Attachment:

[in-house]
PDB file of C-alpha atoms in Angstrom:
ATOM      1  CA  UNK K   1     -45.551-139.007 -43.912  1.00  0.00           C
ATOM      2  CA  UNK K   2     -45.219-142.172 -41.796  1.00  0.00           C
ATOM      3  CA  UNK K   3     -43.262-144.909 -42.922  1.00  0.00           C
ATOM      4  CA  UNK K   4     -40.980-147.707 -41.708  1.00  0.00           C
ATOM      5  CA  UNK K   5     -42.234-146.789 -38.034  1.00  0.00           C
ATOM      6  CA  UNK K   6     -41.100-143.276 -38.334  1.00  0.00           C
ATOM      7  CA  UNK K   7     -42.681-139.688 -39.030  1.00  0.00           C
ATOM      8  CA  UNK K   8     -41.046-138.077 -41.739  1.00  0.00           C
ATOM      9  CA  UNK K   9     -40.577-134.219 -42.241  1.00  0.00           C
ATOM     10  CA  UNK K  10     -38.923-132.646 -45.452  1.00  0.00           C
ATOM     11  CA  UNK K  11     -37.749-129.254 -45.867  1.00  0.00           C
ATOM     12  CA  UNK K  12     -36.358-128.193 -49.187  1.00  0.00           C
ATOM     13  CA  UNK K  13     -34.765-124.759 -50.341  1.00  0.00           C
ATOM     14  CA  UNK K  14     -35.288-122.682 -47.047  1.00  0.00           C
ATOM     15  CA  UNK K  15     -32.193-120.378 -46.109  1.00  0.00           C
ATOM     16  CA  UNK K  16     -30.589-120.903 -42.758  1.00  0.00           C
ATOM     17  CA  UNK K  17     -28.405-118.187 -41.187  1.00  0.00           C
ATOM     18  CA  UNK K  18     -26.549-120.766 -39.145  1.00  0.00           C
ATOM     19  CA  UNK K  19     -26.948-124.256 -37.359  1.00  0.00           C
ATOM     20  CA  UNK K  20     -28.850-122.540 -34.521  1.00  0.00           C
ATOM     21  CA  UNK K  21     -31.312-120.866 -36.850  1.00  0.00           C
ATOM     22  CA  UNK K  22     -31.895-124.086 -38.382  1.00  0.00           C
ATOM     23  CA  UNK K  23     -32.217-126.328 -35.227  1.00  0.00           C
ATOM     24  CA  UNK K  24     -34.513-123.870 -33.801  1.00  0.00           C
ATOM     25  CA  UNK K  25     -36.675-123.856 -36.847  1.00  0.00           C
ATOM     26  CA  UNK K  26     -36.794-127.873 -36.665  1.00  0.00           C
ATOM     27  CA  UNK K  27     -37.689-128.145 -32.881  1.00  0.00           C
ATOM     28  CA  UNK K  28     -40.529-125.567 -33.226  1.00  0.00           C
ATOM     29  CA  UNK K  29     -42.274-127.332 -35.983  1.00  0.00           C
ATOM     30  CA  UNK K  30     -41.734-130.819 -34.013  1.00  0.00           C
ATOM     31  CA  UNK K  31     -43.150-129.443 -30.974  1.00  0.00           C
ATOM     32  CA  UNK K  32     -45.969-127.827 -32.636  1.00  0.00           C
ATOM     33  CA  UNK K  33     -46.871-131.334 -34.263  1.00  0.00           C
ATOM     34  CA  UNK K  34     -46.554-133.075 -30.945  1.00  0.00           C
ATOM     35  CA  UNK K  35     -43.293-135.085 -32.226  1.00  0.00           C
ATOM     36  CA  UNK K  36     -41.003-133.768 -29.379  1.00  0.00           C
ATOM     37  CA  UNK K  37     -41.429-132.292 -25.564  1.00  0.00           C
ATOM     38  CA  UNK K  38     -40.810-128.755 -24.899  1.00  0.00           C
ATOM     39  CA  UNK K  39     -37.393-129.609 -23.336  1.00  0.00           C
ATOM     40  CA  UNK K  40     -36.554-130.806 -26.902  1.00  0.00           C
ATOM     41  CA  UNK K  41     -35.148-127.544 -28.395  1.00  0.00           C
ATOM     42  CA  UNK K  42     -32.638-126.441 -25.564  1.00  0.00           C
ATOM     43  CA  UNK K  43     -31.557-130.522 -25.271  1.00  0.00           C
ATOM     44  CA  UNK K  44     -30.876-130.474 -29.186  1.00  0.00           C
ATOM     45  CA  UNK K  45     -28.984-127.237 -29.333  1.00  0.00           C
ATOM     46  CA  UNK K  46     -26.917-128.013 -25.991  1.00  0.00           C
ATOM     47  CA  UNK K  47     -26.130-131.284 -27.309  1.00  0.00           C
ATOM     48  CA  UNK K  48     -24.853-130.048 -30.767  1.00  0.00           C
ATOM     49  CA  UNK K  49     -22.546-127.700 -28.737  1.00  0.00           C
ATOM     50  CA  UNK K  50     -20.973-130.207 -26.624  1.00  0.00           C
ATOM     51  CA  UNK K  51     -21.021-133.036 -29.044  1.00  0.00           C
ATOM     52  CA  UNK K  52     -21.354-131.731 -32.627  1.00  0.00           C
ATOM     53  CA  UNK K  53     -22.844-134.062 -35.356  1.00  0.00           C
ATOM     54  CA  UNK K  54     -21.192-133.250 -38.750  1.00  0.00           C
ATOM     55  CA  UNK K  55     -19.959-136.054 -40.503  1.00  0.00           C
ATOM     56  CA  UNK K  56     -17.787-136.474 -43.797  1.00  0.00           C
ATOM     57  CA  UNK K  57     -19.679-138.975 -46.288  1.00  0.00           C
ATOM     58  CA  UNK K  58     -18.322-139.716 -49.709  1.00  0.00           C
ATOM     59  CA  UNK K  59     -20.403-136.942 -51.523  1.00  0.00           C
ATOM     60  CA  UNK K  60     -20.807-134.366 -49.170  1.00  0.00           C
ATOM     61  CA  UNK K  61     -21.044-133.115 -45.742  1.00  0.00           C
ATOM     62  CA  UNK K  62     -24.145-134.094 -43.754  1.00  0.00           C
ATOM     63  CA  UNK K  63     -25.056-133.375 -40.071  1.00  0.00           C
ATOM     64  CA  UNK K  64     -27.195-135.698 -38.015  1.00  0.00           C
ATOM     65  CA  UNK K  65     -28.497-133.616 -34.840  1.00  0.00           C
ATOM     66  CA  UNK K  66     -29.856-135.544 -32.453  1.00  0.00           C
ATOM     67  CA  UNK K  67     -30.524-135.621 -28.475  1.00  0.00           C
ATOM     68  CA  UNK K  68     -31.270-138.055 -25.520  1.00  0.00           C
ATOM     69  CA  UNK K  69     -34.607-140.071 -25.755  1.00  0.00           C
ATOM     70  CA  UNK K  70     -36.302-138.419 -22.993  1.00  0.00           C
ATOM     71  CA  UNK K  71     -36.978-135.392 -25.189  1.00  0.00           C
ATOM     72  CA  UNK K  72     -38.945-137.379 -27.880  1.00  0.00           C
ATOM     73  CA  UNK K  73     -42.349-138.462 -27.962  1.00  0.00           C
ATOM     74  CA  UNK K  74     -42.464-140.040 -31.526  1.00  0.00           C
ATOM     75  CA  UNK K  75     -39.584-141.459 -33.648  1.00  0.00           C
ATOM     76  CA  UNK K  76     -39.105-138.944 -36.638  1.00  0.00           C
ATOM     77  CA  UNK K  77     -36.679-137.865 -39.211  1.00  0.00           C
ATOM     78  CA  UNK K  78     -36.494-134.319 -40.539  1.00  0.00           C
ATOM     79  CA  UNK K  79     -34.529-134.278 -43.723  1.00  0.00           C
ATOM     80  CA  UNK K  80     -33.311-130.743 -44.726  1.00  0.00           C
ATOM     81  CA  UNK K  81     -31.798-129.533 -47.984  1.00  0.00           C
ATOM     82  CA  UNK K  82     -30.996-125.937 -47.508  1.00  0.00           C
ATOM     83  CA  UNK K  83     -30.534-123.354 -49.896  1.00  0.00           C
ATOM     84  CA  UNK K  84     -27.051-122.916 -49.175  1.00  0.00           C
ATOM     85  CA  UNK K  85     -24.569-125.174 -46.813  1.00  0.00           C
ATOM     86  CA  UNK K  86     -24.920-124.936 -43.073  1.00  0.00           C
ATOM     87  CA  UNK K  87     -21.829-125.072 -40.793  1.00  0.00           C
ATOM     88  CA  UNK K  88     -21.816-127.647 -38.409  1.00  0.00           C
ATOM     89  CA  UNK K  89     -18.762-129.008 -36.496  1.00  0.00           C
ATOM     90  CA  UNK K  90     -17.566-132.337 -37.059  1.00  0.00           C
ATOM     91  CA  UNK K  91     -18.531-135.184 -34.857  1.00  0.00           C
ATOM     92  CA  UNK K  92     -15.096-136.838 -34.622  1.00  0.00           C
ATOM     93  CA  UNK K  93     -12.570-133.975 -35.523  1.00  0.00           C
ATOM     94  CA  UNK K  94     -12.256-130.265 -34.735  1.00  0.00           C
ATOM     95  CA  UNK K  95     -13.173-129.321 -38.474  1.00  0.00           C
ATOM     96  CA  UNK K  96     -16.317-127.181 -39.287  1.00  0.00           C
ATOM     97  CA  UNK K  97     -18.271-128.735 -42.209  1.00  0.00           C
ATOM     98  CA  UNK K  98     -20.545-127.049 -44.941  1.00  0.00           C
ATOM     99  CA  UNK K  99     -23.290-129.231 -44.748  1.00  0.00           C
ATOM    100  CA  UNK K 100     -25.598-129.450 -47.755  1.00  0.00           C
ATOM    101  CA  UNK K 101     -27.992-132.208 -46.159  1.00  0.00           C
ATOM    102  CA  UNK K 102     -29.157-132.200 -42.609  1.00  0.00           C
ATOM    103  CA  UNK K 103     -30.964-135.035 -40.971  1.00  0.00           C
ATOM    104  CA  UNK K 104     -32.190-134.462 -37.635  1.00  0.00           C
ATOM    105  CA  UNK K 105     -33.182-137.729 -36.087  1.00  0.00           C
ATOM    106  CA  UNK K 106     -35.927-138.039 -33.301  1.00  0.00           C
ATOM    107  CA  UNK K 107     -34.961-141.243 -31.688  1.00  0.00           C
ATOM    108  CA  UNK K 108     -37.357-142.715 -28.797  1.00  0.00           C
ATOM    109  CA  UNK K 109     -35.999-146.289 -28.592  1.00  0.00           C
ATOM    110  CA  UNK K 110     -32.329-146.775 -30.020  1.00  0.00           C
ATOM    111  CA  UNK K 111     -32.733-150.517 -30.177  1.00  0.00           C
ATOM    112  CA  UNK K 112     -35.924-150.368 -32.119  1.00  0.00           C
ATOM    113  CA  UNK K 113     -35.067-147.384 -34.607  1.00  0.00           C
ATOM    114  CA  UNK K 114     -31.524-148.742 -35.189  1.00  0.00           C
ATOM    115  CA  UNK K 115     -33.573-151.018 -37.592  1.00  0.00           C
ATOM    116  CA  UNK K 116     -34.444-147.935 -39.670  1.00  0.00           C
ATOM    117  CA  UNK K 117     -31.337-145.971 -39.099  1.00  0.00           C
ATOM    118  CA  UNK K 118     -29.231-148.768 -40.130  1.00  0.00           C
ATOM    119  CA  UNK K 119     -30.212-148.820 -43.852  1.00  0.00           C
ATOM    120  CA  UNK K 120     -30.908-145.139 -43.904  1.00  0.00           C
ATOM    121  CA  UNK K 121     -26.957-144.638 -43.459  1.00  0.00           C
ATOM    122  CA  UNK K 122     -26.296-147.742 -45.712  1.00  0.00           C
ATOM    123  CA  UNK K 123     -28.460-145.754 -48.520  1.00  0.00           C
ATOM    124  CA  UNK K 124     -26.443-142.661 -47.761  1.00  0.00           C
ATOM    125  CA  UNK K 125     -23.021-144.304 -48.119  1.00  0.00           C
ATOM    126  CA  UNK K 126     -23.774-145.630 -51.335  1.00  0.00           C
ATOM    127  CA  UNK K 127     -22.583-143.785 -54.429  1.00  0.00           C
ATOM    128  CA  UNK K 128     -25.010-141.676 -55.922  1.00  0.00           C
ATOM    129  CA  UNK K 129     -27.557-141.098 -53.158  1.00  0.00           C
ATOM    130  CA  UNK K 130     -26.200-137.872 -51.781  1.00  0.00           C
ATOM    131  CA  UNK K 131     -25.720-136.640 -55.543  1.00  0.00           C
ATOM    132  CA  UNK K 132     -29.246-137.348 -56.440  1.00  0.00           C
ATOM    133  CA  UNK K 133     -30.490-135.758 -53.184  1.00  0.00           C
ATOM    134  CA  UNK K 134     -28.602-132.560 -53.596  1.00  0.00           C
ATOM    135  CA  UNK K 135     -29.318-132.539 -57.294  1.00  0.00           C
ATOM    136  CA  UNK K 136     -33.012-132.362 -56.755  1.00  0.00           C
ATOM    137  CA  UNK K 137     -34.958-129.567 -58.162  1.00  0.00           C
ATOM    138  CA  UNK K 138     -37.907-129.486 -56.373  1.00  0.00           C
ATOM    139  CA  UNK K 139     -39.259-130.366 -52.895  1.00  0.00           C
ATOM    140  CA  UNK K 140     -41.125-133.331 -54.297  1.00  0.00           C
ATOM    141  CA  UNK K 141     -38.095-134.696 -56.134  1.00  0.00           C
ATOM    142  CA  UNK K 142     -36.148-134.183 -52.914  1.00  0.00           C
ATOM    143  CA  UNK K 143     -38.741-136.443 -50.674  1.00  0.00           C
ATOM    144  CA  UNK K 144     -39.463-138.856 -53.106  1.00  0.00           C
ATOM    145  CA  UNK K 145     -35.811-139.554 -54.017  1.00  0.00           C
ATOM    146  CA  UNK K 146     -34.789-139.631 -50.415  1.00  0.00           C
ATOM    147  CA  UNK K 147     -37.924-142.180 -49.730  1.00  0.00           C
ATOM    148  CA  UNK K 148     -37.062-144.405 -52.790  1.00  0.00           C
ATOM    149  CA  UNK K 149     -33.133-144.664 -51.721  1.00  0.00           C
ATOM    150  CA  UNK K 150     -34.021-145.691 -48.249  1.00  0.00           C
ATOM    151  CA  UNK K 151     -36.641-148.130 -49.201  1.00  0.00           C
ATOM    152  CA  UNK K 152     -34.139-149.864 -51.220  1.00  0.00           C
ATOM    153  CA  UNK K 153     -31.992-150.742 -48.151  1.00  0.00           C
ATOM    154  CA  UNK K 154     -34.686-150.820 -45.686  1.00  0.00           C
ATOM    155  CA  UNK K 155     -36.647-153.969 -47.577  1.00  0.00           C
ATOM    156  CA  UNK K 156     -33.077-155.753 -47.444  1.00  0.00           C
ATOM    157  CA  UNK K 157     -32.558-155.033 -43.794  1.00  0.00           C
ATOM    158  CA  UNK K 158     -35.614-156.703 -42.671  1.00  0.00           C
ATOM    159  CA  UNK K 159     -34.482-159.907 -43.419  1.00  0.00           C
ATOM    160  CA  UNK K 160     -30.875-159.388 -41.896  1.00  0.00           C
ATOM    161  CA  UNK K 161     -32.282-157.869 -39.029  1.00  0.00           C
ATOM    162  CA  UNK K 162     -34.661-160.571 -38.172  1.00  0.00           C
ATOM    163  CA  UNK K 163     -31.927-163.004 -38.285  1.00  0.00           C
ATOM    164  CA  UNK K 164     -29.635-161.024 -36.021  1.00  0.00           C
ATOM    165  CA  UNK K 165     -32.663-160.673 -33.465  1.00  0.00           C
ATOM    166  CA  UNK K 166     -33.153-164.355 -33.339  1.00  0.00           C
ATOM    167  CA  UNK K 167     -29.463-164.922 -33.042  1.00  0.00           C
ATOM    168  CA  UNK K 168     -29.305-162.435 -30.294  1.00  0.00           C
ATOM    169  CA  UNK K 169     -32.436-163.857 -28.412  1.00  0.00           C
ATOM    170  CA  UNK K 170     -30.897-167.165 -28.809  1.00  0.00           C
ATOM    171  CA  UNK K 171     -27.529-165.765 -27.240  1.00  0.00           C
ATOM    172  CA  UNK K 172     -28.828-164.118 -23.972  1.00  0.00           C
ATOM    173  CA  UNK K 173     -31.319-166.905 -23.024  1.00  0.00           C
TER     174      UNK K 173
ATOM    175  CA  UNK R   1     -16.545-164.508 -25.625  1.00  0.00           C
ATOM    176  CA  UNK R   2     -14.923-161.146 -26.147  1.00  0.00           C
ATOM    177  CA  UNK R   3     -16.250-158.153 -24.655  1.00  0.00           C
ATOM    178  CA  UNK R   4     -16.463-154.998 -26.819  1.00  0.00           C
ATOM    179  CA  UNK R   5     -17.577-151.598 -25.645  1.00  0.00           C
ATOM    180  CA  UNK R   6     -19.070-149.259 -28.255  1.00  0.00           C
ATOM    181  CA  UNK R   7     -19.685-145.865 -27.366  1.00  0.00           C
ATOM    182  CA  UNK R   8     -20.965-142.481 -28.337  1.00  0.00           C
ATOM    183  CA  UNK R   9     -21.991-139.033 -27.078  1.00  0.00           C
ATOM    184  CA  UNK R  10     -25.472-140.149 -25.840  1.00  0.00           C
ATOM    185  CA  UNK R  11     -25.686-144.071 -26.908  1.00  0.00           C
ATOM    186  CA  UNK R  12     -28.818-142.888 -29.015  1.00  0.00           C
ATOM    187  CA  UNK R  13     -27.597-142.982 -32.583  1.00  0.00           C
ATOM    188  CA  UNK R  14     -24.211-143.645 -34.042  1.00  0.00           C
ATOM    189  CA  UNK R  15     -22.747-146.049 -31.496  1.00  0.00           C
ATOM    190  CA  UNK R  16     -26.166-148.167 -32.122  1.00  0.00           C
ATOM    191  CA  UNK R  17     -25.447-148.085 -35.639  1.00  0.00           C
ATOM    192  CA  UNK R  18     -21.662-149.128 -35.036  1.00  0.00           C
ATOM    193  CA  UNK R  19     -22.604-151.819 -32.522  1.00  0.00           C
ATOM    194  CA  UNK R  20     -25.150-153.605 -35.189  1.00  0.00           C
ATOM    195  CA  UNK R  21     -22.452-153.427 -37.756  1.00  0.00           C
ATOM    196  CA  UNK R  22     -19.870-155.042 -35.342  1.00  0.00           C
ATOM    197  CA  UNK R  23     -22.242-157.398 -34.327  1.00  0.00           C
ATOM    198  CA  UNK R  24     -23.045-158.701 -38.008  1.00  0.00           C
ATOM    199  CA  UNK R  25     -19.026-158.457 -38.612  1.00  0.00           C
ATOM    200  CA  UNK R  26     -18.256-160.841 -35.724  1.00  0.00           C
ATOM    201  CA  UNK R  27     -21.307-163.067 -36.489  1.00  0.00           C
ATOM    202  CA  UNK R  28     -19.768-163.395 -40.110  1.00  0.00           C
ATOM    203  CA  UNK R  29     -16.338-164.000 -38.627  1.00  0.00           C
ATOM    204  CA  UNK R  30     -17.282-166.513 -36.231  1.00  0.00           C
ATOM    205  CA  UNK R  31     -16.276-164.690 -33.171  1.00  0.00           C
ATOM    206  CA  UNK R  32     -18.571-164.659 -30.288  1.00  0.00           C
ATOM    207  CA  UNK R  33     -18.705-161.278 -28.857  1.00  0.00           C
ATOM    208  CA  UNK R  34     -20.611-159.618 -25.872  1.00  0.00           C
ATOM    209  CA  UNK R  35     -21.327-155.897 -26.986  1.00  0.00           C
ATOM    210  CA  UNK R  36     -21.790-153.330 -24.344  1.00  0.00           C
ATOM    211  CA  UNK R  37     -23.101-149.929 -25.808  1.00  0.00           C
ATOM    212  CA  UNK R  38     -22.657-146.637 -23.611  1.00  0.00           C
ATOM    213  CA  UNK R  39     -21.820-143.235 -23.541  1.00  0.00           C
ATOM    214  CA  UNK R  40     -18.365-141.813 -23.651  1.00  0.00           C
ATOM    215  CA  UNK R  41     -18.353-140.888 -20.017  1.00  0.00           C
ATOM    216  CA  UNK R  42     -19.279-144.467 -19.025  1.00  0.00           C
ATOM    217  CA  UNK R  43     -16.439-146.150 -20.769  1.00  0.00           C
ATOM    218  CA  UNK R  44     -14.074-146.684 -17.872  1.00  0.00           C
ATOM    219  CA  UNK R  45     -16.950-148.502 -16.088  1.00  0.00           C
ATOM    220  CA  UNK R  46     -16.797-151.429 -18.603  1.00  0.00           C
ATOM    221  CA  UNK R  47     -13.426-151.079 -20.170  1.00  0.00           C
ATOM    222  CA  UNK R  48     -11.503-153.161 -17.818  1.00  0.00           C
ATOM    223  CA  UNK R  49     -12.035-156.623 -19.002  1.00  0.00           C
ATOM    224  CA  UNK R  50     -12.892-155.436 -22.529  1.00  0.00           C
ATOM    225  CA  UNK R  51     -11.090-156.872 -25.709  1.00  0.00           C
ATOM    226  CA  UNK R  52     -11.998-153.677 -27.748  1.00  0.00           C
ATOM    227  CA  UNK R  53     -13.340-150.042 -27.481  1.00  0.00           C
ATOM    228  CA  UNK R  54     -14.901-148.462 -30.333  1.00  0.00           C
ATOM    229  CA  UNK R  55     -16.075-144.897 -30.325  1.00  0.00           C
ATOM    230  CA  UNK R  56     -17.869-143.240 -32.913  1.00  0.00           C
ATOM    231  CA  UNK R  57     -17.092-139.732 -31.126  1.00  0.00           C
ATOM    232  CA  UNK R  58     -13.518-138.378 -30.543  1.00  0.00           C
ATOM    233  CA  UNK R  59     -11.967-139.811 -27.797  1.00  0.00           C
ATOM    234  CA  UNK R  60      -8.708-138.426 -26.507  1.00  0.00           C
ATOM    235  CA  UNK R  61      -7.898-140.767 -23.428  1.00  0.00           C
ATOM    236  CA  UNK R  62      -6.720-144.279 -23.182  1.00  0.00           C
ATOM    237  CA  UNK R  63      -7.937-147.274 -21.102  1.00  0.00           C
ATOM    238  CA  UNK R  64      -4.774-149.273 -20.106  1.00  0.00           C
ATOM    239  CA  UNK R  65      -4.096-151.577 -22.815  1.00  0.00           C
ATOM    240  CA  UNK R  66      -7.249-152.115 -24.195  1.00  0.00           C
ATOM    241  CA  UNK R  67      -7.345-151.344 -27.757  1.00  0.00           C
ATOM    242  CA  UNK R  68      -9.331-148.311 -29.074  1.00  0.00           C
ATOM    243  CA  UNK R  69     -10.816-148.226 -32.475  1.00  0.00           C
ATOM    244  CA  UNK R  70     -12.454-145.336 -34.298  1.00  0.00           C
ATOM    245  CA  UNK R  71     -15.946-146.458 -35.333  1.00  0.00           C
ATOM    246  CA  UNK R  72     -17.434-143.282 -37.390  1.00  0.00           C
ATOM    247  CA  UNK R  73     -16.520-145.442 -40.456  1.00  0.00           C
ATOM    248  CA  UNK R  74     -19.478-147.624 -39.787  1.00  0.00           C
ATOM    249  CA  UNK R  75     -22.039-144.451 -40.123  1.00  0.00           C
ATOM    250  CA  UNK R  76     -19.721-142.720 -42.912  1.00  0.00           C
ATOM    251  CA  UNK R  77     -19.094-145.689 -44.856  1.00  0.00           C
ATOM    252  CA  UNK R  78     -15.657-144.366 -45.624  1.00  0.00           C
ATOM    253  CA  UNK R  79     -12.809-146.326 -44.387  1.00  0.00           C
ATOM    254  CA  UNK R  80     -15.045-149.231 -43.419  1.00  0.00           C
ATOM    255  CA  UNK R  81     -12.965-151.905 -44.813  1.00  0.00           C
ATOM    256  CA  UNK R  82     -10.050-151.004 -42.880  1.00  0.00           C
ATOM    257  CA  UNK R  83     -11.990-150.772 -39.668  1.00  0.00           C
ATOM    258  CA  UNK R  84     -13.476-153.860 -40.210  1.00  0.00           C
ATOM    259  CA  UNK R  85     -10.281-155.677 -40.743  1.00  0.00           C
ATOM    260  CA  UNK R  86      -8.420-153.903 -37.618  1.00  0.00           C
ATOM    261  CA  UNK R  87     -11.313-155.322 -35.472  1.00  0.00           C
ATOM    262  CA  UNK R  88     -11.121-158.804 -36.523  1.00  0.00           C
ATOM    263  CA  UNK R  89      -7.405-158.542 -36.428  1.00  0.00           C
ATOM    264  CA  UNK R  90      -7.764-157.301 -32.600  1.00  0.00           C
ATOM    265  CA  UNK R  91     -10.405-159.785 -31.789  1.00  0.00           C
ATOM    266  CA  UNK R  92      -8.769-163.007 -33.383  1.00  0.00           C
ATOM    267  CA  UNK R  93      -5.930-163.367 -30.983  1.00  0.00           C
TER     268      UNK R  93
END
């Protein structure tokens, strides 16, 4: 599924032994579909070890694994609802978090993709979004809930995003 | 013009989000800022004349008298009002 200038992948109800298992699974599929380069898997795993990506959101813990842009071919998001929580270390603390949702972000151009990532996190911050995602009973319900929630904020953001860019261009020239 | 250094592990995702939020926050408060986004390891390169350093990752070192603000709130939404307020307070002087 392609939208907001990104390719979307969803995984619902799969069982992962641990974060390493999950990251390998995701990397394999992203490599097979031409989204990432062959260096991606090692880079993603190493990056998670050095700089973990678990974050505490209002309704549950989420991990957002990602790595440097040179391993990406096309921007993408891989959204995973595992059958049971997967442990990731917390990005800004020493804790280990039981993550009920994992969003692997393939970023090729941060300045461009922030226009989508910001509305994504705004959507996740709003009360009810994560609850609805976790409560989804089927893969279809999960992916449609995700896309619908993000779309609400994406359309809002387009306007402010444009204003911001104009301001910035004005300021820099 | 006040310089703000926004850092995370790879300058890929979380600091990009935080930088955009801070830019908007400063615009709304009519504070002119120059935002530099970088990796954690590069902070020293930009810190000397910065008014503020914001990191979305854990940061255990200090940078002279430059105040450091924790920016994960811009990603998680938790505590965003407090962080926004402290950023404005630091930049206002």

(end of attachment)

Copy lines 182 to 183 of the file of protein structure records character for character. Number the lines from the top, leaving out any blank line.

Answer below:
ATOM    180  CA  UNK R   6     -19.070-149.259 -28.255  1.00  0.00           C
ATOM    181  CA  UNK R   7     -19.685-145.865 -27.366  1.00  0.00           C